Each of the four parts of the book can be the basis of a course roughly at the second-year graduate level running one semester or longer. From this book one can tailor many courses dedicated to more specialized topics, such as variational methods in classical mechanics, hyperbolic dynamical systems, twist maps and applications, an introduction to ergodic theory and smooth ergodic theory, and the mathematical theory of entropy.

There are various kinds of material used in this book. First of all we tacitly use, and assume familiarity with, the results of linear algebra (including Jordan normal forms), calculus of several variables, the basic theory of ordinary differential equations (including systems), elementary complex analysis, basic set theory, elementary Lebesgue integration, basic group theory, and some Fourier series. There is a next higher level of essential background material which is reviewed in the appendix. Most of the material in the appendix is of this nature, namely, the standard theory of topological, metric, and Banach spaces, elementary homotopy theory, the basic theory of differentiable manifolds including vector fields, bundles and differential forms, and the definition and basic properties of Riemannian metrics. Some topics are used on isolated occasions only. This last level of material includes the basic topology and geometry of surfaces and the general theory of measures, sigma-algebras, and Lebesgue spaces, homology theory, material related to Lie groups and symmetric spaces, curvature and connections on manifolds, transversality, and normal families of complex functions. Most, but not all, of this material is also reviewed in the appendix, usually in a less detailed fashion. Either such material can be taken on faith without loss to the application in the text, or otherwise the pertinent portion of the text can be skipped without great loss.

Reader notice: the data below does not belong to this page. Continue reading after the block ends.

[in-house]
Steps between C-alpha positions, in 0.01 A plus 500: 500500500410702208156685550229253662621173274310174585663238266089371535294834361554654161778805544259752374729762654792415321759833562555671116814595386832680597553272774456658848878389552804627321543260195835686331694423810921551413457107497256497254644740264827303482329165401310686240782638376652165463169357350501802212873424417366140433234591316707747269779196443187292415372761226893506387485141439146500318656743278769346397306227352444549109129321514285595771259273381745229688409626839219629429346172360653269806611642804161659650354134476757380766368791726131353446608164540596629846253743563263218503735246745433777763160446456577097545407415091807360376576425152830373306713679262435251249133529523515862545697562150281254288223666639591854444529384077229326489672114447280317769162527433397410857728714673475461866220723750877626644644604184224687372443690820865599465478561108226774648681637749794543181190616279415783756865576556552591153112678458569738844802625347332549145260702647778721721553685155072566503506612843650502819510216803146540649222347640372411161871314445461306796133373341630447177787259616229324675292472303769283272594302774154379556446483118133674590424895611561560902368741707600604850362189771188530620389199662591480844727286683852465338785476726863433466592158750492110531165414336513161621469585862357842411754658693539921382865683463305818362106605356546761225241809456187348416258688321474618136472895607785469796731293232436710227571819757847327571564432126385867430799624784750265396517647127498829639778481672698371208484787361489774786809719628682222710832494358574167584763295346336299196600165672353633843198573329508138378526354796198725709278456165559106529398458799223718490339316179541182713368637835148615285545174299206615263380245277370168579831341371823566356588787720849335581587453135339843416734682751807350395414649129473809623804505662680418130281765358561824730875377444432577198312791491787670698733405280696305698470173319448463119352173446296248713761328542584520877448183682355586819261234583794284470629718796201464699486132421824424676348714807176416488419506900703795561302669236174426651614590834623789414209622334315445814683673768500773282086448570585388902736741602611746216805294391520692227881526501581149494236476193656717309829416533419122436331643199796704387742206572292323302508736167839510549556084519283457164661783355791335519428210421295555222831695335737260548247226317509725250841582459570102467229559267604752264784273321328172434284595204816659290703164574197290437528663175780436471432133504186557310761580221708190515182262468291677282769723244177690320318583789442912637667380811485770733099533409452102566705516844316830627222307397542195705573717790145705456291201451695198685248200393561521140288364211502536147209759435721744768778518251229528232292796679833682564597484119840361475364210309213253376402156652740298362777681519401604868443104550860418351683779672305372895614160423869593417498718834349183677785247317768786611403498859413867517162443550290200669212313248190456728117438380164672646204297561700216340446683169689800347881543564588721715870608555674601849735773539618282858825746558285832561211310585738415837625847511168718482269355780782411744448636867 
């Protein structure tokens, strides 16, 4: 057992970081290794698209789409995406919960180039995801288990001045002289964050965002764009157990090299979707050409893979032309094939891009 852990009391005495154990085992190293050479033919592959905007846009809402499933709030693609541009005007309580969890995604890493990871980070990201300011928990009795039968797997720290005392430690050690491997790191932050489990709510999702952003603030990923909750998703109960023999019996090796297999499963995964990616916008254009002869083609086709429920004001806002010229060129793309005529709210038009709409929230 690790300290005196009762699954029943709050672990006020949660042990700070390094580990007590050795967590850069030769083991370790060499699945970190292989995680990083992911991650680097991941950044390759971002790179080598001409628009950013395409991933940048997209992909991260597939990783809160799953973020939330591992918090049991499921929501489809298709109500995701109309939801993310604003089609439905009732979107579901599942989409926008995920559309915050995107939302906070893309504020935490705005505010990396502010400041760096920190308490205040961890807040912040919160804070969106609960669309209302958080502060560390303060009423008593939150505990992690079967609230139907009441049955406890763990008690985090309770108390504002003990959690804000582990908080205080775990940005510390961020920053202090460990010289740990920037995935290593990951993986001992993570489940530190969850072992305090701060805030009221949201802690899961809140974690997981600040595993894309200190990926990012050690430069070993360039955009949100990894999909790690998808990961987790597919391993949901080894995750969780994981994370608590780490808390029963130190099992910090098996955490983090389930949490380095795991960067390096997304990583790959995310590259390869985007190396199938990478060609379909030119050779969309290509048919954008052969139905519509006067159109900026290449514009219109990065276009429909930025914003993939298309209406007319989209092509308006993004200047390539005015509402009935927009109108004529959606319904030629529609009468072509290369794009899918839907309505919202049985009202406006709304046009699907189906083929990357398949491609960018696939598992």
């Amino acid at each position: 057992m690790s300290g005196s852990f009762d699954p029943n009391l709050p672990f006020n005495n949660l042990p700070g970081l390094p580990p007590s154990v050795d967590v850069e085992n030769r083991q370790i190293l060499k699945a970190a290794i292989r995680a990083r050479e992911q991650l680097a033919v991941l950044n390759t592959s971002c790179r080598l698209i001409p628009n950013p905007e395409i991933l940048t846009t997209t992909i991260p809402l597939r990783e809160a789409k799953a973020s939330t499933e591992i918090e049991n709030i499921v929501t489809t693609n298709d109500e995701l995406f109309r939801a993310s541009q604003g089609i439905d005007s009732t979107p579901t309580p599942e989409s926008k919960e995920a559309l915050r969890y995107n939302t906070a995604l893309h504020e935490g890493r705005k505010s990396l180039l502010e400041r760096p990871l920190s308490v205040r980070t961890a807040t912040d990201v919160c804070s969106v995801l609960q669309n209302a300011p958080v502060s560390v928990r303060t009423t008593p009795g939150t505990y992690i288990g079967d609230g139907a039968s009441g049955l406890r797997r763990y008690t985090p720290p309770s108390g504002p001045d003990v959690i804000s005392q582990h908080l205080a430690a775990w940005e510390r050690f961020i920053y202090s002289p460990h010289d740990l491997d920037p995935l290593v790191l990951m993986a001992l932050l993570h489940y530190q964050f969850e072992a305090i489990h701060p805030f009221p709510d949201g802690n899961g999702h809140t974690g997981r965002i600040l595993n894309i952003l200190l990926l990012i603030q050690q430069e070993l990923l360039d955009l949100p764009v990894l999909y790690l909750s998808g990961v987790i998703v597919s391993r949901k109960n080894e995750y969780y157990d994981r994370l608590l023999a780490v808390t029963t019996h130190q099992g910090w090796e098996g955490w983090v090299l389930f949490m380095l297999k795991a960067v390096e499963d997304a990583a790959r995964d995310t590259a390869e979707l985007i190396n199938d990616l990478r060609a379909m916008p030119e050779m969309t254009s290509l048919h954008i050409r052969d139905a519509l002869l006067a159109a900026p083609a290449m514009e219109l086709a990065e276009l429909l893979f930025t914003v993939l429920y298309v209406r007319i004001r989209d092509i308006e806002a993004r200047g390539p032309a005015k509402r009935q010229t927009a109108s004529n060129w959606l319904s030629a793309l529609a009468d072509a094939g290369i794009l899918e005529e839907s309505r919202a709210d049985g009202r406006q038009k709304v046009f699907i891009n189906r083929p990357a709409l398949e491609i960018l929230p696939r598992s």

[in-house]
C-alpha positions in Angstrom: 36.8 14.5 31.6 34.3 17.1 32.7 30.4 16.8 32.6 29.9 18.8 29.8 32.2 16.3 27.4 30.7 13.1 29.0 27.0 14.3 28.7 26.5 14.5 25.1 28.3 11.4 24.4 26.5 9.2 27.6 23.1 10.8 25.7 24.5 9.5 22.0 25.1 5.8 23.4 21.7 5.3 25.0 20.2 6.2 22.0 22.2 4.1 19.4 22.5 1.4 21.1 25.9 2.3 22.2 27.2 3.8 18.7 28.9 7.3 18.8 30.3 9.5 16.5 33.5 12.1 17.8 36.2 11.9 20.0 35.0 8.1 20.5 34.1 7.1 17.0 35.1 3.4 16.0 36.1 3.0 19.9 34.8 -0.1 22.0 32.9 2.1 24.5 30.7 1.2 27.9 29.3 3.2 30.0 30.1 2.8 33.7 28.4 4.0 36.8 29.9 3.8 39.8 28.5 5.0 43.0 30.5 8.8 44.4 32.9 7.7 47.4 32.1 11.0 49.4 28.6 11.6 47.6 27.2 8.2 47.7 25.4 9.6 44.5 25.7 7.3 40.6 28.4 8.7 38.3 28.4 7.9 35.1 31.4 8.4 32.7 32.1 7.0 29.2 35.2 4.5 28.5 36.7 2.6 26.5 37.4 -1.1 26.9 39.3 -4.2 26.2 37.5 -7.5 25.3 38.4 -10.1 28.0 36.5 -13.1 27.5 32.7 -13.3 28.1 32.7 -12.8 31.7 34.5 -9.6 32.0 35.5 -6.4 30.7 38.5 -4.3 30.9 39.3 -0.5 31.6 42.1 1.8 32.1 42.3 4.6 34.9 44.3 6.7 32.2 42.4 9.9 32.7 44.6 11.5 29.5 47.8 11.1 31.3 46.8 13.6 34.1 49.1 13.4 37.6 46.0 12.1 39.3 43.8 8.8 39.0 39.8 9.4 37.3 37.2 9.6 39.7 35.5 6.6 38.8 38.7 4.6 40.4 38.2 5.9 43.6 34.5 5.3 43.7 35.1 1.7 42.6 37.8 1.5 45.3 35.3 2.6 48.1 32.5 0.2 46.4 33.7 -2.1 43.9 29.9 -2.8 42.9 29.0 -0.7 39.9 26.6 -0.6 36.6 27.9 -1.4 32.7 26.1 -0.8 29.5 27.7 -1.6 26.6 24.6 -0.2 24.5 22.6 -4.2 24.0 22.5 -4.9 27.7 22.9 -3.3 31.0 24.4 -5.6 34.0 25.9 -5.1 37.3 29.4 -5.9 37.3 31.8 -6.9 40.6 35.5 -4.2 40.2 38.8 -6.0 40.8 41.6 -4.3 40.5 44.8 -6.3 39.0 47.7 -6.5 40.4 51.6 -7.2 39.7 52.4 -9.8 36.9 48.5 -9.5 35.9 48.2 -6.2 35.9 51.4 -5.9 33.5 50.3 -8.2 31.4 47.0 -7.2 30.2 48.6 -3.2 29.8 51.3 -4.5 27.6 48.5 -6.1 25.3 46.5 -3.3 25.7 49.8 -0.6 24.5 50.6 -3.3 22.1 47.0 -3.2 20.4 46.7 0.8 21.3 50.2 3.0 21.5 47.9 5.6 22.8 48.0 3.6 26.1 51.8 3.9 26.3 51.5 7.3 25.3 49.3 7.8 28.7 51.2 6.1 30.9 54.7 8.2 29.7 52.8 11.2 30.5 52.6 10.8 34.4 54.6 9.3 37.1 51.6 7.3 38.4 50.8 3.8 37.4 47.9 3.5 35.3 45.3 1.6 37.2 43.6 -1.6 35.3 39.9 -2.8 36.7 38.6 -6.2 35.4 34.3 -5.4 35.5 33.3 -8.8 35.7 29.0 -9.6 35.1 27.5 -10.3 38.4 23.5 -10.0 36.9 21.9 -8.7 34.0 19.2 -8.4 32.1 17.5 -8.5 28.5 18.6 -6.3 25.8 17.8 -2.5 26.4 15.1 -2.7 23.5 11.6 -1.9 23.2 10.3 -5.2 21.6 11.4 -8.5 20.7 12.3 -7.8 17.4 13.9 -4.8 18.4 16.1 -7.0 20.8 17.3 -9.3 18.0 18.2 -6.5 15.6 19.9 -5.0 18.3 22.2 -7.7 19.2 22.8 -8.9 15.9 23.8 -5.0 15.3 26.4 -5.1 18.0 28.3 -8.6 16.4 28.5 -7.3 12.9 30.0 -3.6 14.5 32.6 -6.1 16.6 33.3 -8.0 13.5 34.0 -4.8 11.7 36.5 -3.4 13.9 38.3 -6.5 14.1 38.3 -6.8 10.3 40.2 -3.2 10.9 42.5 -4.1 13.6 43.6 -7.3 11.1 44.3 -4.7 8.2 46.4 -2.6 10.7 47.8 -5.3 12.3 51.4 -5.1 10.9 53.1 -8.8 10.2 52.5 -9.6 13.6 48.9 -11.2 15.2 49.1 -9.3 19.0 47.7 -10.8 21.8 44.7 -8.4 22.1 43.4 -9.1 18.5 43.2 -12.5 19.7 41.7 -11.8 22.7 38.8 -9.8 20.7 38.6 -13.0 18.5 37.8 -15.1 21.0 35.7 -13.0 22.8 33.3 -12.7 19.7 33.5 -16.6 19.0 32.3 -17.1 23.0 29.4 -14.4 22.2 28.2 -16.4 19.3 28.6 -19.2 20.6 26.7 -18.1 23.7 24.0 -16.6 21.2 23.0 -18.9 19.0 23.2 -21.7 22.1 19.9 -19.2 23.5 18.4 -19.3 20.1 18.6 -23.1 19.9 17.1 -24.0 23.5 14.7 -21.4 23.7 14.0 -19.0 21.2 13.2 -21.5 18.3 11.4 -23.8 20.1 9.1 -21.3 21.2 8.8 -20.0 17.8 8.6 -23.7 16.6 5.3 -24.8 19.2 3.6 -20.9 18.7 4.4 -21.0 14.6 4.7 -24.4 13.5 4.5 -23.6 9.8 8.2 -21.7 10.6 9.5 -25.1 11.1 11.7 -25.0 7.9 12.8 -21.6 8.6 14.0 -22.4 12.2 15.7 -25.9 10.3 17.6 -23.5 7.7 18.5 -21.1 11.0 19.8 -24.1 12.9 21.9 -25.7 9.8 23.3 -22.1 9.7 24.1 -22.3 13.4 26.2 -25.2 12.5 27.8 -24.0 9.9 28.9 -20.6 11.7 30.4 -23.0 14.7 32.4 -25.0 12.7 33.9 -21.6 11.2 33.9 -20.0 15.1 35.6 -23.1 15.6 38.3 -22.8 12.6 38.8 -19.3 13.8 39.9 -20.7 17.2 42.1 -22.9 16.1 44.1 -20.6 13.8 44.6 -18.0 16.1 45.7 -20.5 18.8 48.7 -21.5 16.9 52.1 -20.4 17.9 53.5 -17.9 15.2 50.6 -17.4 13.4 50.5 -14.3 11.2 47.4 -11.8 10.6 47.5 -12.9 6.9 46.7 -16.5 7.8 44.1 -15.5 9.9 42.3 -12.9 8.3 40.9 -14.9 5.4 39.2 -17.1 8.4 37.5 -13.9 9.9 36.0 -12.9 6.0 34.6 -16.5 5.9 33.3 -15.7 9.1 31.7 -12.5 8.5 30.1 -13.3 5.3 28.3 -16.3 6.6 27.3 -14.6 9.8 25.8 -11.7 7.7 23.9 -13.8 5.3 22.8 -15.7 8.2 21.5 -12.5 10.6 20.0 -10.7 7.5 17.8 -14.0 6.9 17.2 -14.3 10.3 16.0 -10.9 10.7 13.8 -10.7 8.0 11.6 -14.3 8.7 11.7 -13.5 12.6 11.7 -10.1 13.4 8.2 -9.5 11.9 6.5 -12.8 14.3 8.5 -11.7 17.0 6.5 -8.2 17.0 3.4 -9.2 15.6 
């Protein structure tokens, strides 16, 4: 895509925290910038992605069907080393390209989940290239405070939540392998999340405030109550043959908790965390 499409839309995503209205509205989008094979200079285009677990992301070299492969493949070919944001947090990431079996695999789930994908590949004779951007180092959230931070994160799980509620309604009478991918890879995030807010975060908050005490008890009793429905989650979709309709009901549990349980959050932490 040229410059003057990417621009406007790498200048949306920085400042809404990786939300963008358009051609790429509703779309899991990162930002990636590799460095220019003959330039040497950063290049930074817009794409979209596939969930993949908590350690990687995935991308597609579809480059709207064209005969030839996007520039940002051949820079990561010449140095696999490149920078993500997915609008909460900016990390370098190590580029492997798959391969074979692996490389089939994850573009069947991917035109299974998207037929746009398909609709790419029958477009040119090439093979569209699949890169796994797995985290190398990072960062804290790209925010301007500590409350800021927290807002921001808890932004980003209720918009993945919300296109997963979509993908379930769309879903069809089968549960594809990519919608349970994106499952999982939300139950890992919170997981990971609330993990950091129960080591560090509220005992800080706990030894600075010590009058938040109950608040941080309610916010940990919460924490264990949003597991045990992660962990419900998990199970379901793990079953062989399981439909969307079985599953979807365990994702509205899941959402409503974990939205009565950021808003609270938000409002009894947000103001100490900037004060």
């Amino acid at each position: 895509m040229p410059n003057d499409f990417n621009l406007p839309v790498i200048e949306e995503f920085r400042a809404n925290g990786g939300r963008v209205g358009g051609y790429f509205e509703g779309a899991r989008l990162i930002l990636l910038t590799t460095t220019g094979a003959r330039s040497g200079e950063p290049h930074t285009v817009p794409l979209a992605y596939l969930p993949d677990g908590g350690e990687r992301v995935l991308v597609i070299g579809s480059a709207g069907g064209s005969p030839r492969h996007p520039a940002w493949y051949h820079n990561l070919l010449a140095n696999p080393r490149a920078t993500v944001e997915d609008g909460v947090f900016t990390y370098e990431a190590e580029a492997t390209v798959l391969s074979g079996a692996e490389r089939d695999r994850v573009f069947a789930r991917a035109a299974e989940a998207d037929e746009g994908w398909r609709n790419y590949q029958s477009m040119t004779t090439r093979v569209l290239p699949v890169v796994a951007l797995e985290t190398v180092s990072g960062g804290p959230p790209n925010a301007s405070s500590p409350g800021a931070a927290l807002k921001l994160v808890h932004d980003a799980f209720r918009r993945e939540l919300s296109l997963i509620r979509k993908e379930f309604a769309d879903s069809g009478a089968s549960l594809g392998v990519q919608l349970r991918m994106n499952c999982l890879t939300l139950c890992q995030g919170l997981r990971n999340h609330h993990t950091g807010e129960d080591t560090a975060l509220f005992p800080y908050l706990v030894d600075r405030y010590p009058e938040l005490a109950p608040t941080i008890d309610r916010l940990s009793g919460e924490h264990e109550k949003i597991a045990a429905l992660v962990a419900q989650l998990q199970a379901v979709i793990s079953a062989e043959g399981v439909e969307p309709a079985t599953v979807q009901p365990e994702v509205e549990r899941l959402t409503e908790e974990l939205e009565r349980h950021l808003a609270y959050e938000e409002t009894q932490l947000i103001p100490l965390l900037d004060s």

On several occasions we include an important background fact without proof in the text. This happens when a certain result is organically related to a particular section. The Lefschetz Fixed-Point Formula is a good example of such a result.


Most of the material in this book does not consist of original results. Nevertheless the presentation of most of the material is our own and consists of original or considerably modified proofs of known results, explanations of the structure and interconnectedness of the subject, and so forth. Some portions of the text, roughly a sixth of it, mostly in Parts 3 and 4, closely follow other published sources, the majority of these being original research articles. An outstanding example is the presentation of portions of the hyperbolic theory in Chapters 18 and 20 which was given such a clear treatment by R. Bowen in his articles in the seventies that it could hardly be improved. On several occasions we follow the exposition of a subject in existing books. With the exception of some basic subjects such as Hamiltonian formalism or variational calculus this occurs only in Part 3. The reason for this is that low-dimensional dynamics has a much better developed expository literature than the field as a whole. We acknowledge all borrowings of proofs and presentations of which we are aware in the notes near the end of the book.